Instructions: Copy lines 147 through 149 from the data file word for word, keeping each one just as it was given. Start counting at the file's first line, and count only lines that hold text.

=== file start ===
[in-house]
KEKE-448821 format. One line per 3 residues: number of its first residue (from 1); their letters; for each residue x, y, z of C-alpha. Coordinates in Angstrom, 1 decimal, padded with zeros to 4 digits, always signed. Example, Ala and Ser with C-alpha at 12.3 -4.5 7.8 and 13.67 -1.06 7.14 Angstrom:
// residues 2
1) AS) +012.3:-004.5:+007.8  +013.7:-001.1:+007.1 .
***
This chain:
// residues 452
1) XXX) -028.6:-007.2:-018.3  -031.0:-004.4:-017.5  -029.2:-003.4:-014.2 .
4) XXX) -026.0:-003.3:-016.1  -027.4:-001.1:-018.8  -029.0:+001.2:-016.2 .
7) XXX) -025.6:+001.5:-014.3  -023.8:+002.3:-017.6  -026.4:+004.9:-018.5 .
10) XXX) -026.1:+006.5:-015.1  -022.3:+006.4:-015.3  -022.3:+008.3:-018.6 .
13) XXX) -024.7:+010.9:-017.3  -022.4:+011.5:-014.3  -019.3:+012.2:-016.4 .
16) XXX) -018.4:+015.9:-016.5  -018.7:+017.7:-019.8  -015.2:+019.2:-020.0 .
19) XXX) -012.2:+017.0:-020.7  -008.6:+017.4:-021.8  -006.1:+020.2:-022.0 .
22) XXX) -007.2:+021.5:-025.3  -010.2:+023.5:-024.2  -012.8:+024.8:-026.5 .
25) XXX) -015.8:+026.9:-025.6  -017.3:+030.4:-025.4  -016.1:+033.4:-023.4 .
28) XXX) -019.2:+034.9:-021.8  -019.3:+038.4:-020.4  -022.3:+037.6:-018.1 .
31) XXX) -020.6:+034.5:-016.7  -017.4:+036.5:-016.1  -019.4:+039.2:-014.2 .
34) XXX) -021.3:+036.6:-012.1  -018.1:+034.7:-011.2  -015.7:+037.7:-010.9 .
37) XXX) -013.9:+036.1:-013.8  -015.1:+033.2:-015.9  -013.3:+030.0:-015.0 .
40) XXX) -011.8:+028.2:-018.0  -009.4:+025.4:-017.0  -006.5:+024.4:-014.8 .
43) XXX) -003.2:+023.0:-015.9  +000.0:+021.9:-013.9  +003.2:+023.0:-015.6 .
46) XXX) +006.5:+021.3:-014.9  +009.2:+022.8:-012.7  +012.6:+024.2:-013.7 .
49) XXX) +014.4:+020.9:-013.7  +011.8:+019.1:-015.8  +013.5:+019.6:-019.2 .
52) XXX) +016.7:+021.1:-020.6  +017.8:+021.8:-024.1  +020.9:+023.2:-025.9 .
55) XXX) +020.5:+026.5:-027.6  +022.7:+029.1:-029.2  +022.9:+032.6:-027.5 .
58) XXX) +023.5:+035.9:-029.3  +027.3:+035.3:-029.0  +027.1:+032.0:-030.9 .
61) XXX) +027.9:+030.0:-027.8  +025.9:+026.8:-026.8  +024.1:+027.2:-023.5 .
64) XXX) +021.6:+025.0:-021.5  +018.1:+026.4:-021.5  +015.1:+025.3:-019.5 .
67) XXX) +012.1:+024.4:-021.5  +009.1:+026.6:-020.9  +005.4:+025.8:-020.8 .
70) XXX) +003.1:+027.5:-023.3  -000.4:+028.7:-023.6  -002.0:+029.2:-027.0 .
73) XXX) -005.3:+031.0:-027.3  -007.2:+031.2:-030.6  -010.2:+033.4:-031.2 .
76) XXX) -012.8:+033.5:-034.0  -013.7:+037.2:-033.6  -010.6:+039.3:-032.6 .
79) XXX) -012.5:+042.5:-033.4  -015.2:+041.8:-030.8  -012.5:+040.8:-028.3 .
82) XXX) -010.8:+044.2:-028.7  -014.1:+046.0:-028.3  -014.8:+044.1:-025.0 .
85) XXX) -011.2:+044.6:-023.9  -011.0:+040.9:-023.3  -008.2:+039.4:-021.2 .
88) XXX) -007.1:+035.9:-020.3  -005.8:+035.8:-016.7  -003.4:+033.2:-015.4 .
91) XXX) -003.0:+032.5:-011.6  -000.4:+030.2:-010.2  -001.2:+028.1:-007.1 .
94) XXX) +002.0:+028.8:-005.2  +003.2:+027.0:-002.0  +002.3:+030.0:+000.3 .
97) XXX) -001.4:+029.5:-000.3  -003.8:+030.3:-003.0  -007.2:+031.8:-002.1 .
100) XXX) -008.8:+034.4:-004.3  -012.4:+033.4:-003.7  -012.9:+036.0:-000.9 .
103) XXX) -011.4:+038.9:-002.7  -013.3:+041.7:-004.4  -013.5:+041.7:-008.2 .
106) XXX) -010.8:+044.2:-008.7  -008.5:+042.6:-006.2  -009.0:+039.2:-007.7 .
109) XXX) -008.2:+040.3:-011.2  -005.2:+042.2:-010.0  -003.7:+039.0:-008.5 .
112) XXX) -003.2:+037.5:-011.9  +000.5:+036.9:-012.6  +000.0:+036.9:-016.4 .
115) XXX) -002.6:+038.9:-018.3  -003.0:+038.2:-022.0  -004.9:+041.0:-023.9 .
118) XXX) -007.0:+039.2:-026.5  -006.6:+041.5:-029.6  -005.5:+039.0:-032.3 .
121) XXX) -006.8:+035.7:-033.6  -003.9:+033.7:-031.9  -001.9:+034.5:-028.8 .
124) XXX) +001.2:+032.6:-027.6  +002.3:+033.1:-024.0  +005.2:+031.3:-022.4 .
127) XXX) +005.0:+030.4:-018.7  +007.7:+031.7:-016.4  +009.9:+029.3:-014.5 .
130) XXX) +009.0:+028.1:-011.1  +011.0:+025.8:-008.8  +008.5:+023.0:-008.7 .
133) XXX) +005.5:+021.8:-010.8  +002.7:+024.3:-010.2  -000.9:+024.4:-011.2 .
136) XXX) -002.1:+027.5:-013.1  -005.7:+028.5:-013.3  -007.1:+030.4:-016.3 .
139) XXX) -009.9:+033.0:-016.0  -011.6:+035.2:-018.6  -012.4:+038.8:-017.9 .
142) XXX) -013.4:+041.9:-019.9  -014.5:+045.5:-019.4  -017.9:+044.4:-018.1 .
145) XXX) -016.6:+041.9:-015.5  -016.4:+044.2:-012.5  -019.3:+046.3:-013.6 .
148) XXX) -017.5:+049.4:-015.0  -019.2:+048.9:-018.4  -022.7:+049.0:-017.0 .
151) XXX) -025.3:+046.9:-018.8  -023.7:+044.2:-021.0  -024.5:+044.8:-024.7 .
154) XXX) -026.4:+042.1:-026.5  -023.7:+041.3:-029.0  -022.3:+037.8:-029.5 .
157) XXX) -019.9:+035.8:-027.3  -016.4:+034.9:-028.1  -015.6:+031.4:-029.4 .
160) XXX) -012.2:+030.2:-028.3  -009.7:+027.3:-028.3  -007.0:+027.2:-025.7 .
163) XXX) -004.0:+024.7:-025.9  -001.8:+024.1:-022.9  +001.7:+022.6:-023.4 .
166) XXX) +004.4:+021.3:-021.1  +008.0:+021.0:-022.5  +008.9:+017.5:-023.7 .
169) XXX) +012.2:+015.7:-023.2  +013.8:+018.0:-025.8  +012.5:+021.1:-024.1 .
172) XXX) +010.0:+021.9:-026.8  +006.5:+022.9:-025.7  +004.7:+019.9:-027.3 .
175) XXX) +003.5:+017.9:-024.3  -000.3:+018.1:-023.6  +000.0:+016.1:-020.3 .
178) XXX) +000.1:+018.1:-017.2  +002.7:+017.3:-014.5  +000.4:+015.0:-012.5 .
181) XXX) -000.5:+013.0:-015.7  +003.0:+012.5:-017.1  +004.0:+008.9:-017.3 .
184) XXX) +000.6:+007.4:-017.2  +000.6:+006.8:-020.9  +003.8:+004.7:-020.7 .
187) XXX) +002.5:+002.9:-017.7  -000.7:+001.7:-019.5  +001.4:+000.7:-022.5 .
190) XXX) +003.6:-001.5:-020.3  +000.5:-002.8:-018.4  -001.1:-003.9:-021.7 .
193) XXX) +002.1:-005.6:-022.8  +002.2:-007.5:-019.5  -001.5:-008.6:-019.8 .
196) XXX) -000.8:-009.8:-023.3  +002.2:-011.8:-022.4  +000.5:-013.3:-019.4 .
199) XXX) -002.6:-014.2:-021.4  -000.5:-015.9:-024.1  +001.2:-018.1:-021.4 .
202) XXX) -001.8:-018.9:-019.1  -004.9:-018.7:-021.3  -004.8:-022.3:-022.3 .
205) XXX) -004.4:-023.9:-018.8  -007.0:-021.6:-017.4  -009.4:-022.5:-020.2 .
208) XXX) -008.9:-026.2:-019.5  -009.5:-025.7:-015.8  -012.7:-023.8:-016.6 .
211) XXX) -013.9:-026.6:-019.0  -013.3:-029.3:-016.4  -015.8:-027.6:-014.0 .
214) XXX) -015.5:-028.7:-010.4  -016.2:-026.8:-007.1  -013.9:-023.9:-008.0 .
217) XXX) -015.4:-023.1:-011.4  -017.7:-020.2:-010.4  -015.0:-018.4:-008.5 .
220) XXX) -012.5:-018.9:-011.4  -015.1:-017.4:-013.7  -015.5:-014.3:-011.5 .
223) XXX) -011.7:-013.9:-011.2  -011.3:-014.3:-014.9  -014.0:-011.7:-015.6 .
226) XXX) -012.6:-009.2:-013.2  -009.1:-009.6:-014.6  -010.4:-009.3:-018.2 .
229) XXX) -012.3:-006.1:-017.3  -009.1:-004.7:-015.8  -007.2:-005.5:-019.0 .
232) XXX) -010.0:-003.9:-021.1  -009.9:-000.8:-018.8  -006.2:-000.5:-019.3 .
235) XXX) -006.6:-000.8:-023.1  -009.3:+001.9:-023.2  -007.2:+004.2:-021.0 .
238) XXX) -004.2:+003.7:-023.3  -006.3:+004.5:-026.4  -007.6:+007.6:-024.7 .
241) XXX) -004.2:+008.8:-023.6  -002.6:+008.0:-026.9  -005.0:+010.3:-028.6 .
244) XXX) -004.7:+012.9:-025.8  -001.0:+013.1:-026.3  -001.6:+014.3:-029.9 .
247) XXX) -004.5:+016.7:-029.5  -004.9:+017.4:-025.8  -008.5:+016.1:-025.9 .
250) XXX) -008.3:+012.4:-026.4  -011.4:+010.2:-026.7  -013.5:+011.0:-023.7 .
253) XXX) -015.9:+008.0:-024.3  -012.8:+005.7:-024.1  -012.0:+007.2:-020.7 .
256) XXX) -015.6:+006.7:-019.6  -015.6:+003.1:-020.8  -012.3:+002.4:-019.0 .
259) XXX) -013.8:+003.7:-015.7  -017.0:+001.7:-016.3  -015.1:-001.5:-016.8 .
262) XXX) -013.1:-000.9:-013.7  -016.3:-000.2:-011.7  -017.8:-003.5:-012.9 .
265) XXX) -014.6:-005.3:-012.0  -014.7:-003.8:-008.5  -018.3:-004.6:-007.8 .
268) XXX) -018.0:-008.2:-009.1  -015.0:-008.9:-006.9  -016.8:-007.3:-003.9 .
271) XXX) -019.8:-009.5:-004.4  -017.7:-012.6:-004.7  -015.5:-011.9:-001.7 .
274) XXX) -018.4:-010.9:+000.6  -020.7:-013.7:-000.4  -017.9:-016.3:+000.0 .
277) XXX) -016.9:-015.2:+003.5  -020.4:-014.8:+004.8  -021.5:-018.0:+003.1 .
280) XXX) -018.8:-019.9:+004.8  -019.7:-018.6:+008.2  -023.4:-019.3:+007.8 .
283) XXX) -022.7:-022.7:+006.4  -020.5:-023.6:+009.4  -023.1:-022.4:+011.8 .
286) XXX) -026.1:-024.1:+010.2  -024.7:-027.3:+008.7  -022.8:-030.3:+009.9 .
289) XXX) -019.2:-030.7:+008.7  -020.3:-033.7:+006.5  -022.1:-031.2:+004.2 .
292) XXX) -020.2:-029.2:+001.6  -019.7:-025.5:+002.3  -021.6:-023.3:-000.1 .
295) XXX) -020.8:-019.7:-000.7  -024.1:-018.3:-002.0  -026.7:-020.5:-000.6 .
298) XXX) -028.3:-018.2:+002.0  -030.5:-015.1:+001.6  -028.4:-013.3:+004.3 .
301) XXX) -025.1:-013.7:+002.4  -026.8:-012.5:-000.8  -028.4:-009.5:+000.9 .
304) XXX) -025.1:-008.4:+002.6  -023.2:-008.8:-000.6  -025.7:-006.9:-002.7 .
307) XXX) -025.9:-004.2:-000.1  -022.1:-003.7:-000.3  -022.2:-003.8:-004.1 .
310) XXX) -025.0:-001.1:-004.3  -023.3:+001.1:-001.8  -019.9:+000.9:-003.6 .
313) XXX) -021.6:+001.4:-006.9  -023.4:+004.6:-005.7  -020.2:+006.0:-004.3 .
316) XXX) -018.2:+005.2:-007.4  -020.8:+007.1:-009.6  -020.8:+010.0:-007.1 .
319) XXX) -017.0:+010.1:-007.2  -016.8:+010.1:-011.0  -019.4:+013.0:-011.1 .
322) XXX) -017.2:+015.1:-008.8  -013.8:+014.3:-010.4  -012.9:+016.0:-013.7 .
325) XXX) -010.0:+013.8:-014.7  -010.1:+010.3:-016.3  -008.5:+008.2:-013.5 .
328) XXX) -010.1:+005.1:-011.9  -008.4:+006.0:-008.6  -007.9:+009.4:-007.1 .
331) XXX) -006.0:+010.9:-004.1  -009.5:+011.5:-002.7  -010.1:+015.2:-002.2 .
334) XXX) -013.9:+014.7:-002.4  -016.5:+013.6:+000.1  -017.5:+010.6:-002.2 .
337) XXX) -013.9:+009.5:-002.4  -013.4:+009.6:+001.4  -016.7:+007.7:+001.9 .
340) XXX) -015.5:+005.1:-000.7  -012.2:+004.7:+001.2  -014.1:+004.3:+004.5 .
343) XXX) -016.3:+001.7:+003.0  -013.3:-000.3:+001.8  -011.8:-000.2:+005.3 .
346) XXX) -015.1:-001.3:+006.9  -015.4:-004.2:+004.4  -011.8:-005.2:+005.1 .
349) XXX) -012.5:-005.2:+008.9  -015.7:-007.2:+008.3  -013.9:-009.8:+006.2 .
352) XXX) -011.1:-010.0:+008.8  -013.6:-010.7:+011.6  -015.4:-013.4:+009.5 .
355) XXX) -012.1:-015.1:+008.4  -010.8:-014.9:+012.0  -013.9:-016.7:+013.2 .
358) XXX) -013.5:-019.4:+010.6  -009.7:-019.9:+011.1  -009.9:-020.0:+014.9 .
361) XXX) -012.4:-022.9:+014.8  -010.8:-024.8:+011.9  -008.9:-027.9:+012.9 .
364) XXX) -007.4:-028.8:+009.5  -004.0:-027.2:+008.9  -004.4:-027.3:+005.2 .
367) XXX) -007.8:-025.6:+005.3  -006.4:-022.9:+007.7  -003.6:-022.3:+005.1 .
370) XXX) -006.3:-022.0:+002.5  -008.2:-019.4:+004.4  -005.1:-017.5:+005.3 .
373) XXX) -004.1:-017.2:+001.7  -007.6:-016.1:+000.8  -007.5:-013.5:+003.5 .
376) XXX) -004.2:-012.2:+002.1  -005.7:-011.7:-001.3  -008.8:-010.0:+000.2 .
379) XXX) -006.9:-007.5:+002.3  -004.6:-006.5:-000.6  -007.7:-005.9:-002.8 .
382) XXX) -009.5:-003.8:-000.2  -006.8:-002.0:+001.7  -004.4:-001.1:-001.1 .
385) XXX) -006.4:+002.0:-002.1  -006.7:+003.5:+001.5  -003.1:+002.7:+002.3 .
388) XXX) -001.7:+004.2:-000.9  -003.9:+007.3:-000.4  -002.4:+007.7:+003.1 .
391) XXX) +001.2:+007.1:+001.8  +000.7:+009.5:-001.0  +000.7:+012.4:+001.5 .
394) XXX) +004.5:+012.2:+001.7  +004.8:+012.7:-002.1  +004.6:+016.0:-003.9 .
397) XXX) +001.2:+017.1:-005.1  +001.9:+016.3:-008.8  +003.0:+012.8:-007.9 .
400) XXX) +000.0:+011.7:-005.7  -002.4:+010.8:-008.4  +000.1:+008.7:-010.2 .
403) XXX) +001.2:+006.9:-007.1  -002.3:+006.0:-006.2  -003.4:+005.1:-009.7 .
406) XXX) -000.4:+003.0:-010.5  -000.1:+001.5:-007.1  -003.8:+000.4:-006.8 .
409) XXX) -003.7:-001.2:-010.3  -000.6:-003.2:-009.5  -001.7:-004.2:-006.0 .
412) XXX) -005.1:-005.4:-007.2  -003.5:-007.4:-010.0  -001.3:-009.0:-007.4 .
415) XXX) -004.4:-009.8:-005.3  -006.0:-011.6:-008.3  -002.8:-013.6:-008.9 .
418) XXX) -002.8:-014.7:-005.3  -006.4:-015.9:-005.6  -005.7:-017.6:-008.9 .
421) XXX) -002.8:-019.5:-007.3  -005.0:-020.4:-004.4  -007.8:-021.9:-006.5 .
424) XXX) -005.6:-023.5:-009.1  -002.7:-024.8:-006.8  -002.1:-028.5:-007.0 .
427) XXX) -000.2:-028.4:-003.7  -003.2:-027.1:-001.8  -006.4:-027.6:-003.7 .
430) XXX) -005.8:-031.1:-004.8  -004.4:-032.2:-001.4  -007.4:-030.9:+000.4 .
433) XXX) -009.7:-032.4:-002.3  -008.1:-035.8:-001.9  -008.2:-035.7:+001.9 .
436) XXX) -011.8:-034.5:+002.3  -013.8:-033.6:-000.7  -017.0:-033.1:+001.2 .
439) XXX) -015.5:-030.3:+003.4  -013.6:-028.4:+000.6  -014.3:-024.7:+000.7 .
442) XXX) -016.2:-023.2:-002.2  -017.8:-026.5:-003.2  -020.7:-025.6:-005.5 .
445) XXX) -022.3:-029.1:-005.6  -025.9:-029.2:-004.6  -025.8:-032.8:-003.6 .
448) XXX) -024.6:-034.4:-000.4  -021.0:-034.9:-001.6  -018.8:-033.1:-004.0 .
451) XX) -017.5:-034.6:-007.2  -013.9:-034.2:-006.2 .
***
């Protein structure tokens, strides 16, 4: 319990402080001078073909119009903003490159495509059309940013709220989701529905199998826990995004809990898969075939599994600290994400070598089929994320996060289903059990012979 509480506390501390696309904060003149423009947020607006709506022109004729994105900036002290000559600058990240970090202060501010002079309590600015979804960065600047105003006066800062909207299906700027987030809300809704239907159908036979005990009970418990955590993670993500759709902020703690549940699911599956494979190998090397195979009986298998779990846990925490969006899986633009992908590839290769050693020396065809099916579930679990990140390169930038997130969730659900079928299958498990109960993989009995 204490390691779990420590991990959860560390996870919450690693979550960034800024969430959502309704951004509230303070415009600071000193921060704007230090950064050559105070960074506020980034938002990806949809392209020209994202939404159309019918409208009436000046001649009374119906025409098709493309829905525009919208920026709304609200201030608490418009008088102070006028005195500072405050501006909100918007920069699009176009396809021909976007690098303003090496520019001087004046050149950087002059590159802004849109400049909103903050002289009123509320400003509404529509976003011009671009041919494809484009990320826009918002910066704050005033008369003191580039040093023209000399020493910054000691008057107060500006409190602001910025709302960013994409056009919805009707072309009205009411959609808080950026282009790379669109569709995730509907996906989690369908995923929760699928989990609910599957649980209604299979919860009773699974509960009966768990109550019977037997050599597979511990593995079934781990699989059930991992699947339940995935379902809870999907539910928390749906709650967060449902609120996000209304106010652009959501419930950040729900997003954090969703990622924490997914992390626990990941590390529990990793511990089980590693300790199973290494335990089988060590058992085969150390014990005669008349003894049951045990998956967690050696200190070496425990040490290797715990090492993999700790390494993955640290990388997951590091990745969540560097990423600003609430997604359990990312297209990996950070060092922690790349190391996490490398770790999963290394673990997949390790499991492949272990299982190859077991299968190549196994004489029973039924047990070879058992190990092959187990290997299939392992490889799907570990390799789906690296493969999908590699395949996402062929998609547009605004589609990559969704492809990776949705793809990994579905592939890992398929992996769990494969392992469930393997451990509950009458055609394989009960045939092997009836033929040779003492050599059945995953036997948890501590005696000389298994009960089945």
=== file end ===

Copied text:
418) XXX) -002.8:-014.7:-005.3  -006.4:-015.9:-005.6  -005.7:-017.6:-008.9 .
421) XXX) -002.8:-019.5:-007.3  -005.0:-020.4:-004.4  -007.8:-021.9:-006.5 .
424) XXX) -005.6:-023.5:-009.1  -002.7:-024.8:-006.8  -002.1:-028.5:-007.0 .